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Wednesday, December 4, 2013 SOUTH LAKE PRESS D1 r fntb rr ftfnnffn f b nf nnfb r r b r b rfftff nttntnnftn fnfntbntn nntffntttt nfntttnnf rffntfft nbnttnnt nftfnrr fttnnfftt ttnntntnfn tttfnn ttfnttfffnnb t nfnntnntt tb t f bnfnntnn tttb t rrf r r r r ttntfrnrtfn tnfrtfntfnf tnfftftnf ntnfnttnffn nftnnffnnnb ffnn ntt tfttn tnfnfttftnt ntnbntt tnttnnnf fbbnfnntntnnf fftntftnft ttfrfnrfnbrfnf rbntfnnb tffnnbnfnfttfnf b tb tnnnnn fnfnnnnffttn nnnfnntfb ttn ntnt b nn tb tnnnnn r fntb rr ftfnnffn f b bnf nnfb t r ffftttn tnftfntnttnn tnfnttf r t t t b t r r f t t n n f f t t t t n n t f n t n f n t t t f n t n n t t f n t t f f f n n b fnnnfftftfnn ntnnftttnn nnftfftnfb fntnfnbbt nttf fnfnfnbtttntn ftnfntf tftnntfnnt tnnntnnntf ftntnfnnnfntnn nbnttnnt nftrrr fttnnfftt ttnntntnfn tttfnn ttfnttfffnnb t rr fr rrr nfnntnntt tb tb fbfn fnfnb tnt nt nntn ffnfnfnbt rntfnfnnfnfnbt tntf ntnt bf nn tb tnnnnn r fntb rr ftfnnffn f b bnf nnf r r b r b rfftff nttntnnftn fnfntbntn nntffntttt nfntttnnf rffntfft bntnnt ttb tb fbfn fnfnb tnt nt nntn ffnfnfnbt rntfnfnnfnfnbt tntf ntnt bf nn tb tnnnnn r fntb rr ftfnnffn f b fr nf nnfb r r b r b rfftff nttntnnftn fnfntbntn nntffntttt nfntttnnf rffntfft nbnttnnt nftfnrrr fttnnfftt ttnntntnfn tttfnn ttfnttfffnnb t bf rfnn r fntt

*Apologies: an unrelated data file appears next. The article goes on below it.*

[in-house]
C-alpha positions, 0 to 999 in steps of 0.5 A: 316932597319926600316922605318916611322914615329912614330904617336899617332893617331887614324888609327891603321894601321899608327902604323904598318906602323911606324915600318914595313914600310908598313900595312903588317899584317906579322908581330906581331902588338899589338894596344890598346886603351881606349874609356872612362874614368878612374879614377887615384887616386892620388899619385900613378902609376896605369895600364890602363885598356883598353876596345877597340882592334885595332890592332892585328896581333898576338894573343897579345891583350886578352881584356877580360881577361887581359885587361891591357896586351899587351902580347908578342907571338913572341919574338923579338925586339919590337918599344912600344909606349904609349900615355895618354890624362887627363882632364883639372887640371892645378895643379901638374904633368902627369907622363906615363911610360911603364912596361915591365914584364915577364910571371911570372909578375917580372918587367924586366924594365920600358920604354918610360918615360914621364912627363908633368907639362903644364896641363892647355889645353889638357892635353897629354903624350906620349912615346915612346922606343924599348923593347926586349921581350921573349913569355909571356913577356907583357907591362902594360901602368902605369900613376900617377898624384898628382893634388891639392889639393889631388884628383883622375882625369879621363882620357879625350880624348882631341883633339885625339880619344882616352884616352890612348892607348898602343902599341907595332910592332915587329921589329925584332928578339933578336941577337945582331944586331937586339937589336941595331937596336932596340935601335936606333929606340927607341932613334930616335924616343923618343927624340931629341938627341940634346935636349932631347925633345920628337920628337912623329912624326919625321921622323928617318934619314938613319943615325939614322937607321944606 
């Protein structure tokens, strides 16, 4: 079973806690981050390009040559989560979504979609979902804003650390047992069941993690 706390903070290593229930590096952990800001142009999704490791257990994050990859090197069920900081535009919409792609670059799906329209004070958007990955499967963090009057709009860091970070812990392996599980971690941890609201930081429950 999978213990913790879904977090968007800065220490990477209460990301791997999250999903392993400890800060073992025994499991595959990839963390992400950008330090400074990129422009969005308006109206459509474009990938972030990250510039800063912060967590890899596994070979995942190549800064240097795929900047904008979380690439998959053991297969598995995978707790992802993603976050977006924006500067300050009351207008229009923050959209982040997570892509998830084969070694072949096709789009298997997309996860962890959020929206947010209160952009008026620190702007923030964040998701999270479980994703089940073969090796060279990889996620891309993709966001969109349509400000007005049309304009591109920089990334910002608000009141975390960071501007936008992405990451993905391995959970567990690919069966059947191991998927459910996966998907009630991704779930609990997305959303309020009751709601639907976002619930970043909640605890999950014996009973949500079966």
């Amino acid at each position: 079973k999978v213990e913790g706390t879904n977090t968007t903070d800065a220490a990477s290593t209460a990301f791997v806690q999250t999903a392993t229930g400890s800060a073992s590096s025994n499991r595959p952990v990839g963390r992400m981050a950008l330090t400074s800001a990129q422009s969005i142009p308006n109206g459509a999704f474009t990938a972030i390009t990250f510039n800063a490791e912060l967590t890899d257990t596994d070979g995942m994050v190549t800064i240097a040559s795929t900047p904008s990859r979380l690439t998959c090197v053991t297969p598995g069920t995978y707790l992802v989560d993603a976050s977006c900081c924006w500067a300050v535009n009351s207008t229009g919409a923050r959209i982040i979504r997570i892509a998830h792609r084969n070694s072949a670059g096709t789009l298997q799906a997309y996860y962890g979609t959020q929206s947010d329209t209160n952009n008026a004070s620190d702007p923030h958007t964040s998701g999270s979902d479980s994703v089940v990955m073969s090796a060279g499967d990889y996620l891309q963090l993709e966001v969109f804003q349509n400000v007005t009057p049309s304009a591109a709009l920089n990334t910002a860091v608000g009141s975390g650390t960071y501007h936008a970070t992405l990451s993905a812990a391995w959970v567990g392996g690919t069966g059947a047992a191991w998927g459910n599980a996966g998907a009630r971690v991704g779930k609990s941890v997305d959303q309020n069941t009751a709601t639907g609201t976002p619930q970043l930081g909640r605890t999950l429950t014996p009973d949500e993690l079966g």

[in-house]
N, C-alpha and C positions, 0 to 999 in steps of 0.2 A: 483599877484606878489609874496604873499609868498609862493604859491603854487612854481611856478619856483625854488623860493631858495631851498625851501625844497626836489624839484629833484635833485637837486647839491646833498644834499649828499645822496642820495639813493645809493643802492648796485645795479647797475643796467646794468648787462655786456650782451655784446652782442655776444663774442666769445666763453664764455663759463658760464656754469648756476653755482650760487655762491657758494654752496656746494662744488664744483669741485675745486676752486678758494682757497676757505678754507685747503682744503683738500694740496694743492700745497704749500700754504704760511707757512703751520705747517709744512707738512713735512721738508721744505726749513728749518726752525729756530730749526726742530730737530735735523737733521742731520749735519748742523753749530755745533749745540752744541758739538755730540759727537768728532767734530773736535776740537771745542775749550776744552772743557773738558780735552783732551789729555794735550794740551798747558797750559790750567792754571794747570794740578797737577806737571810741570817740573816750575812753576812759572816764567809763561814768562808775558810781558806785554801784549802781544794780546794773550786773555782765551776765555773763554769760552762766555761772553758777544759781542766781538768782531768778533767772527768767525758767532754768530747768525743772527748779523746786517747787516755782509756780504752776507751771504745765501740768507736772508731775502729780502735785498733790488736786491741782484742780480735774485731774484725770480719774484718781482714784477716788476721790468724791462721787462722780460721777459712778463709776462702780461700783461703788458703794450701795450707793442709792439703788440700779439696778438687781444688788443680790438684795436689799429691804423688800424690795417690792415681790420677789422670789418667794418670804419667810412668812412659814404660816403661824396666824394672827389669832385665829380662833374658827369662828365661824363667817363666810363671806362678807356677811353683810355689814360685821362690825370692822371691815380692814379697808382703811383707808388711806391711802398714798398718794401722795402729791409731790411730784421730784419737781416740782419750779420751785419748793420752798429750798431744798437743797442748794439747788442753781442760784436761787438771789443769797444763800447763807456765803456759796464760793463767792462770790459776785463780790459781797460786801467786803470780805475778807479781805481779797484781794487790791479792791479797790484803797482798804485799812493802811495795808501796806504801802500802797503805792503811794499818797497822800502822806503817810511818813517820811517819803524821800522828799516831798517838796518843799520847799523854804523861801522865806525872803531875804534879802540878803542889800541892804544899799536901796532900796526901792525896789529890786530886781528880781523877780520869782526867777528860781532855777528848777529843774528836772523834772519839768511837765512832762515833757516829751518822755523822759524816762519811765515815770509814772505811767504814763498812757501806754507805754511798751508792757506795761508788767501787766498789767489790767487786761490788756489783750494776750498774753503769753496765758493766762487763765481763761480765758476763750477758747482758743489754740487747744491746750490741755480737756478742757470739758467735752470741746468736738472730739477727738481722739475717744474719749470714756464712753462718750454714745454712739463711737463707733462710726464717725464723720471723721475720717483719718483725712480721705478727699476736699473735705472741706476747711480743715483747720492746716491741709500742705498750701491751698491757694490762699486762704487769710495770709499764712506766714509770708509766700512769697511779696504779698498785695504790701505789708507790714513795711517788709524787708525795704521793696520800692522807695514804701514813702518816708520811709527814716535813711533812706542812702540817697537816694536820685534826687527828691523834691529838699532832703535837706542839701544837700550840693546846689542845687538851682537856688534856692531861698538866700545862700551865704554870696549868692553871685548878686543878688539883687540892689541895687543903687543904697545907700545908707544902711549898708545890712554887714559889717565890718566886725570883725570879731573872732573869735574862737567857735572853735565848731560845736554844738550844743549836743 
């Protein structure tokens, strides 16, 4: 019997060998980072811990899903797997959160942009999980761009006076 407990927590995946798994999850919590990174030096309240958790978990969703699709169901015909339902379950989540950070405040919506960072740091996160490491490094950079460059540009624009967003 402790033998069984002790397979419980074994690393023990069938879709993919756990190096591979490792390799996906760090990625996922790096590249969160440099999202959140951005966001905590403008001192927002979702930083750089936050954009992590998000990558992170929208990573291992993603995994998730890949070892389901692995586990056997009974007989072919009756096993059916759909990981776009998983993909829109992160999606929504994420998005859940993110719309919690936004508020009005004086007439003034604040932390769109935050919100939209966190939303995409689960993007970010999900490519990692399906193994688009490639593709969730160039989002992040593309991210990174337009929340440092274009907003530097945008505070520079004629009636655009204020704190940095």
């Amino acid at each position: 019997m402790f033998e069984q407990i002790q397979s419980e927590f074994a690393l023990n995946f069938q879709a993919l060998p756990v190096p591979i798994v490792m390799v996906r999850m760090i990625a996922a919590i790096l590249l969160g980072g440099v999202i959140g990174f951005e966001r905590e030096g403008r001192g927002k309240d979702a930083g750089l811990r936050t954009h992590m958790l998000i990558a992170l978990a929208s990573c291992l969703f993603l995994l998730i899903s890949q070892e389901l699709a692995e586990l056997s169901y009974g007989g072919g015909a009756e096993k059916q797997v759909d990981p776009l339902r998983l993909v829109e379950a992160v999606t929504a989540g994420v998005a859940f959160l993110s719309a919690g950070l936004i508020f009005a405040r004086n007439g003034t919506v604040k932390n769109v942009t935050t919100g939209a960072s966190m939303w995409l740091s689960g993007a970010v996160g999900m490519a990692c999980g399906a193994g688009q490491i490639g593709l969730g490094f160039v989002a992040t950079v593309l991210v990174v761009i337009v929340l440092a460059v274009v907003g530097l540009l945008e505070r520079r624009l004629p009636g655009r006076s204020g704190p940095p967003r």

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D2 SOUTH LAKE PRESS Wednesday, December 4, 2013 r fntb rr ftfnnffn f b rrf rnf nnfb r r b r b r fftff nttntnnftn fnfntbntn nntffntttt nfntttnnf rffntfft fbnttnnt nftfnrr fttnnfftt ttnntntnfn tttfnn ttfnttfffnnb t brfb rnfnntnn tttb t rrf nfnntnn tttb t bfrb nfnntnn tttb t bfr nfnntnnt ttb t rbnfn ntnntttb t bfr bnfnntnn tttb t rbf nfnntnn tttb t bf rnfnntnn tttb t rrrb frrrnfnnt nntttb t brnfn ntnntttb t brfr rnfnnt t bfrb nfnntnn tttb t rbfb bnfnntnn tttb tb fbfn fnfnb tnt nt nntn tntf ntnt rbf nn tb nnn r fntb rr ftfnnffn f b bfb nf nnfb r r b r b r fftff nttntnnftn fnfntbntn nntffntttt nfntttnnf rffntfft fbnttnnt nftfnrr fttnnfftt ttnntntnfn tttfnn ttfnttfffnnb t bf bnfnntnn tttb t f nfnntnntt tb t bnfnn tnntttb t fr nfnntnntt tb t rbrfr nfnntnn tttb t brrf brrnfnntnn tttb t f nfnntnn tttb t bfb nfnntnn tttb t brf brnfnnt nntttb t rbrnfnn tnntttb t brrnfn ntnntttb t rrnfnn tnntttb t rf rnfnntnn tttb tb fbfn fnfnb tnt nt nntn tntf ntnt rbf nn tb nnn r fntb rr ftfnnffn f b rfb rnf nnfb r r b r b r fftff nttntnnftn fnfntbntn nntffntttt nfntttnnf rffntfft fbnttnnt nftfnrr fttnnfftt ttnntntnfn tttfnn ttfnttfffnnb t rfb rnfnntnn tttb t nfnnt nntttb t rrrbnfn ntnntttb t bnfn ntnntttb t nfnnt nntttb t brf brrnfnntnn tttb t rnfn ntnntttb t nfnnt nntttb t brfb rnfnntnnt ttb t bfb nfnntnnt ttb t rfb nfnntnntt tb t rrf rnfnnt nntttb t bf nfnntnnt ttb tnt nt nntn tntf ntnt bf nn tb tnnnnn r fntb rr ftfnnffn f b bnf nnfb r r b r b rfftff nttntnnftn fnfntbntn nntffntttt nfntttnnf rffntfft nbnttnnt nftfnrr fttnnfftt ttnntntnfn tttfnn ttfnttfffnnb t f rbnfnnt nntttb t rnfnn tnntttb t fb nfnntnntt tb t rrb fnfnn tnntttb t nfnnt nntttb t rrf rnfnntnnt ttb t rnfnnt nntttb t brfb rnfnntnn tttb t rbrrrb rrfrr nfnntnntt tb t rrf rrnfnnt nntttb tbb fbfn fnfnb nntttb t bfb rrnfnntnn tttb tb fbfn fnfnb tnt nt nntn tntf ntnt rbf nn tb nnn r fntb rr ftfnnffn f b f nf nnfb r r b r b r fftff nttntnnftn fnfntbntn nntffntttt nfntttnnf rffntfft fbnttnnt nftfnrr fttnnfftt ttnntntnfn tttfnn ttfnttfffnnb t f nfnntnn tttb t bf bnfnntnn tttb t rbf bnfnntnn tttb t brfb rnfnntnn tttb t bfb nfnntnn tttb t rr nfnntnntt tb t bnfn ntnntttb t rbf brnfnntnn tttb t rnfn ntnntttb t bnfnn tnntttb t rb fbnfnnt nntttb t nfn ntnntttb t rnfnnt tnn fbfn fnfnb tnt nt nntn tntf ntnt b nn tb tnnnnn r fntb rr ftfnnffn f b bnf nnfb r r b r b rfftff nttntnnftn fnfntnnn tnnntffnt tttnfntttn nfrnnffntff tnnnnt tnntnftfn rrftt nnffttttnntn tnfntttfn nttfntt fffnnb t bnfn ntnntttb t rf nfnntnn tttb t bn fnntnntt tb t rbfr bnfnntnn tttb t bfb nfnntnntt tb t bfr rbrnfnntnn tttb t rbf rnfnn tnntttb t r frbrnfnnt nntttb t rf nfnntnntt tb t rf rnfnntnn tttb t fnfnnt nntttb nfnntnntt tb tb fbfn fnfnb tnt nt nntn ffnfnfnbt rntfnfnnfnfnbt tntf ntnt bt nn tb tnnnnn